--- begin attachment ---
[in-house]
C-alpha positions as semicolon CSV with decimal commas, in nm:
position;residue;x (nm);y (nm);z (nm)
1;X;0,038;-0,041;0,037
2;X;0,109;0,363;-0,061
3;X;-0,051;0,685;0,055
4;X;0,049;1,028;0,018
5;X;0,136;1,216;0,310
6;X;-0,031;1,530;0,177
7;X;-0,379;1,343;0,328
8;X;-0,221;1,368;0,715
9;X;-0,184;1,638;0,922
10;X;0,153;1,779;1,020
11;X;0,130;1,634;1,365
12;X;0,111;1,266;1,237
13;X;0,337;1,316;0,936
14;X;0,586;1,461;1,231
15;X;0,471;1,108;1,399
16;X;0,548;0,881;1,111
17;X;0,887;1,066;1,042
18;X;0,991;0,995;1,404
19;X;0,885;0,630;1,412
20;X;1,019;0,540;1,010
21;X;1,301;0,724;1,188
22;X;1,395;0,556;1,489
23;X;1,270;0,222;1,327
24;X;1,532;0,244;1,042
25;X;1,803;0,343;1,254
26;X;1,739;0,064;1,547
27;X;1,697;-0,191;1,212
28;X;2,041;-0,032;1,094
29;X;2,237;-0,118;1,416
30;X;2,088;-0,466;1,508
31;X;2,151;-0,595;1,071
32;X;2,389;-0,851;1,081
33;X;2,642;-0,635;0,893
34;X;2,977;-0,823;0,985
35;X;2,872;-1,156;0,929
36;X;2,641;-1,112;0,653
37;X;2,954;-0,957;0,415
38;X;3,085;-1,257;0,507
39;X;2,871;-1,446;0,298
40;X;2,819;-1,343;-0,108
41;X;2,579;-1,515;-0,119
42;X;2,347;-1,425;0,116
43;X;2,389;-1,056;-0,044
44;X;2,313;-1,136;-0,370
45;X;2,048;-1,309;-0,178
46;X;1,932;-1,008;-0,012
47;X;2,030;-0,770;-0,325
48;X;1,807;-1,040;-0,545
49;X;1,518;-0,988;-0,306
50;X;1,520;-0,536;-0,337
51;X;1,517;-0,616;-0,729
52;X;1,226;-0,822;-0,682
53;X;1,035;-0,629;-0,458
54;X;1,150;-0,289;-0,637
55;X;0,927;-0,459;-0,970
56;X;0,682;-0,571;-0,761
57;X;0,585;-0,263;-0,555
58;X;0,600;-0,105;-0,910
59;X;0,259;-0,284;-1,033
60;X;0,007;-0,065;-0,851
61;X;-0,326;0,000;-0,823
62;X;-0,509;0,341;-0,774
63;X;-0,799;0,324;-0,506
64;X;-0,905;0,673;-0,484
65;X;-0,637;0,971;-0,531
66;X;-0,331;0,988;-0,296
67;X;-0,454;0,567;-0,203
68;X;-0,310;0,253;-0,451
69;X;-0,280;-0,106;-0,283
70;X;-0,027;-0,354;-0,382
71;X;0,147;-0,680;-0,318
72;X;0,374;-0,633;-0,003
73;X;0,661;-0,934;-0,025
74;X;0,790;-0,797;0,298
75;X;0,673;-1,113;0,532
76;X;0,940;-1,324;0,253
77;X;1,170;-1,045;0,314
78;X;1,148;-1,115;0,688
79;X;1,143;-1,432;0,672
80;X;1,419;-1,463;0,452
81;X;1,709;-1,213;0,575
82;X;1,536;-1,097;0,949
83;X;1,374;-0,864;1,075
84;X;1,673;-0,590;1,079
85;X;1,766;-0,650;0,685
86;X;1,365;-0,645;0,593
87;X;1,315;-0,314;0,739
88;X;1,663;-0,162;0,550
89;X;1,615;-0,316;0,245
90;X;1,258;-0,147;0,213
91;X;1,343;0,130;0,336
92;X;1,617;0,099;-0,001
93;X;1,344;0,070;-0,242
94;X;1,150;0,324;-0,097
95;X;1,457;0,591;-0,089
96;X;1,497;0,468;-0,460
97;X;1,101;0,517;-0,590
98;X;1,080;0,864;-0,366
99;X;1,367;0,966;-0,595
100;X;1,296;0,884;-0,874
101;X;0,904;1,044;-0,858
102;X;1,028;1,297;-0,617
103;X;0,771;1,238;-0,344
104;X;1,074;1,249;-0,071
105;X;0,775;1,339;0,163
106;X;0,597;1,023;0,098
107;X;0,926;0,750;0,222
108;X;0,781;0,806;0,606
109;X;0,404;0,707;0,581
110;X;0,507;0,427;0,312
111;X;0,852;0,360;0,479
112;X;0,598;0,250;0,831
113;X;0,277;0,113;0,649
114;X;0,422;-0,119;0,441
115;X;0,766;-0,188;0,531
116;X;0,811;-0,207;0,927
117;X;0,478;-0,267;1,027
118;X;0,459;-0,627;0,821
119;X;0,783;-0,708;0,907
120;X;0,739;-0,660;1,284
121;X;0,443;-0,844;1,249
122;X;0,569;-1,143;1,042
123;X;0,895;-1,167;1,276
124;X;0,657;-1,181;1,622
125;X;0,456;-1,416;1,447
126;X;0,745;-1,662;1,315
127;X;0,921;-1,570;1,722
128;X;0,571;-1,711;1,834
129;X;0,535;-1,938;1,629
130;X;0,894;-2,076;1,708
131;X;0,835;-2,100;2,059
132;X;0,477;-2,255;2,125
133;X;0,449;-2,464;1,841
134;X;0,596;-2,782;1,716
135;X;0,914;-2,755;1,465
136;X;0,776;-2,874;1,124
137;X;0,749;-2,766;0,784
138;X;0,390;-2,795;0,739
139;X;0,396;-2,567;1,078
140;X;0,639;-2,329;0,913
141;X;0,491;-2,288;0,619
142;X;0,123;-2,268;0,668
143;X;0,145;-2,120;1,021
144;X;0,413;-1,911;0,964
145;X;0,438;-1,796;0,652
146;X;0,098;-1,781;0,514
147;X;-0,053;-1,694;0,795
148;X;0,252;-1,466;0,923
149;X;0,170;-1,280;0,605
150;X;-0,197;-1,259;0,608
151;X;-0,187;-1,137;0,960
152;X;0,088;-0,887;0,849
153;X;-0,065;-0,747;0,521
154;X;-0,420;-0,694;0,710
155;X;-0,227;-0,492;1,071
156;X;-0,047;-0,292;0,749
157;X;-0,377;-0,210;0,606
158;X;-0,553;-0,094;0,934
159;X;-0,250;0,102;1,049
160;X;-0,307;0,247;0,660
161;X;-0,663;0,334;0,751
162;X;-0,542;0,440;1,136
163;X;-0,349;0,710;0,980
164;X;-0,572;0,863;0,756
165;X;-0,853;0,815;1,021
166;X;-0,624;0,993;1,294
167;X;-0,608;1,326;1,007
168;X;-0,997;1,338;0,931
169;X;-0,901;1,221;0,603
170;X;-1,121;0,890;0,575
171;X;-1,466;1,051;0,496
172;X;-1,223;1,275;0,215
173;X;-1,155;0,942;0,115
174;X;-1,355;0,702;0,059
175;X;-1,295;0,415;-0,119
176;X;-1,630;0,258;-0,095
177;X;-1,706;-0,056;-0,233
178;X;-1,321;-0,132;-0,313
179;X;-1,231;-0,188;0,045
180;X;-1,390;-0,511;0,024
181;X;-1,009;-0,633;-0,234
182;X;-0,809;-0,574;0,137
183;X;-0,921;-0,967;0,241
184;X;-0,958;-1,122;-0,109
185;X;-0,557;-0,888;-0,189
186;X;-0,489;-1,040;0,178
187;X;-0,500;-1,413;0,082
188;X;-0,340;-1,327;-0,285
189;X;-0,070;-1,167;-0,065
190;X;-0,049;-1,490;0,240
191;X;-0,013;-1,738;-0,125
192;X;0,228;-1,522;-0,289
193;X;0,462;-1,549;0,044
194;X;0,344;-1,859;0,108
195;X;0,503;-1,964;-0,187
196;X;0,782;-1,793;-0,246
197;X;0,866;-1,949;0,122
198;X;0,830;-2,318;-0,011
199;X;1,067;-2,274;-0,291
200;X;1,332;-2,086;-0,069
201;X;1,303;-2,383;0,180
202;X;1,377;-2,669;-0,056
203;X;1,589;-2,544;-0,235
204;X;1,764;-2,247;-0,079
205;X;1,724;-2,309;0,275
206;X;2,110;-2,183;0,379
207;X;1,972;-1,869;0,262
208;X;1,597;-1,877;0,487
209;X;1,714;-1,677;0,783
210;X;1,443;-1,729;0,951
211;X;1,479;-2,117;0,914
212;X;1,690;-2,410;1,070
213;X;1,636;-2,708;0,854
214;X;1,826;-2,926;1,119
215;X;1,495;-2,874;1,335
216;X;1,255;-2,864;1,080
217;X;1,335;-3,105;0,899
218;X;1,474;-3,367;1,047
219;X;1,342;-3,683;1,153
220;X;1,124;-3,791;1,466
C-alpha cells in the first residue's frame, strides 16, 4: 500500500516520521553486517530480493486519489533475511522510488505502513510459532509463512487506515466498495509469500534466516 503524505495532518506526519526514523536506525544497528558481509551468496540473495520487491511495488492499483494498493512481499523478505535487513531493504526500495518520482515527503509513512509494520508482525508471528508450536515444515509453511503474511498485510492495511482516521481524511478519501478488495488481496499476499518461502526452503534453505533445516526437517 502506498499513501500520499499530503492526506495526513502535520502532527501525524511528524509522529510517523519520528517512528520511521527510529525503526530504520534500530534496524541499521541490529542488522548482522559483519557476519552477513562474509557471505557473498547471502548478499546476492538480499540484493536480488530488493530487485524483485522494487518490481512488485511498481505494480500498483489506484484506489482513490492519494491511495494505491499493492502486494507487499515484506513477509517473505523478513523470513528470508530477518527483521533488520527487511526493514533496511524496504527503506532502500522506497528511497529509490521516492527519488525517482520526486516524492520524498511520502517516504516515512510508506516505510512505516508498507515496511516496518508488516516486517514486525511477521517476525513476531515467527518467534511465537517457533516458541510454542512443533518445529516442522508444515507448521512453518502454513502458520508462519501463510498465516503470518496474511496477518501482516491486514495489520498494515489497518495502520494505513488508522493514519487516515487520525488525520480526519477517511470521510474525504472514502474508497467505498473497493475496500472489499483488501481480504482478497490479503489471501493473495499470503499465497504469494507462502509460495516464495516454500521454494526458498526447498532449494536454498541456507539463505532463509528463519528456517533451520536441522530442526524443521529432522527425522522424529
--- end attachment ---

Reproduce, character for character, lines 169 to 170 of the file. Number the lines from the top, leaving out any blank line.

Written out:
166;X;-0,624;0,993;1,294
167;X;-0,608;1,326;1,007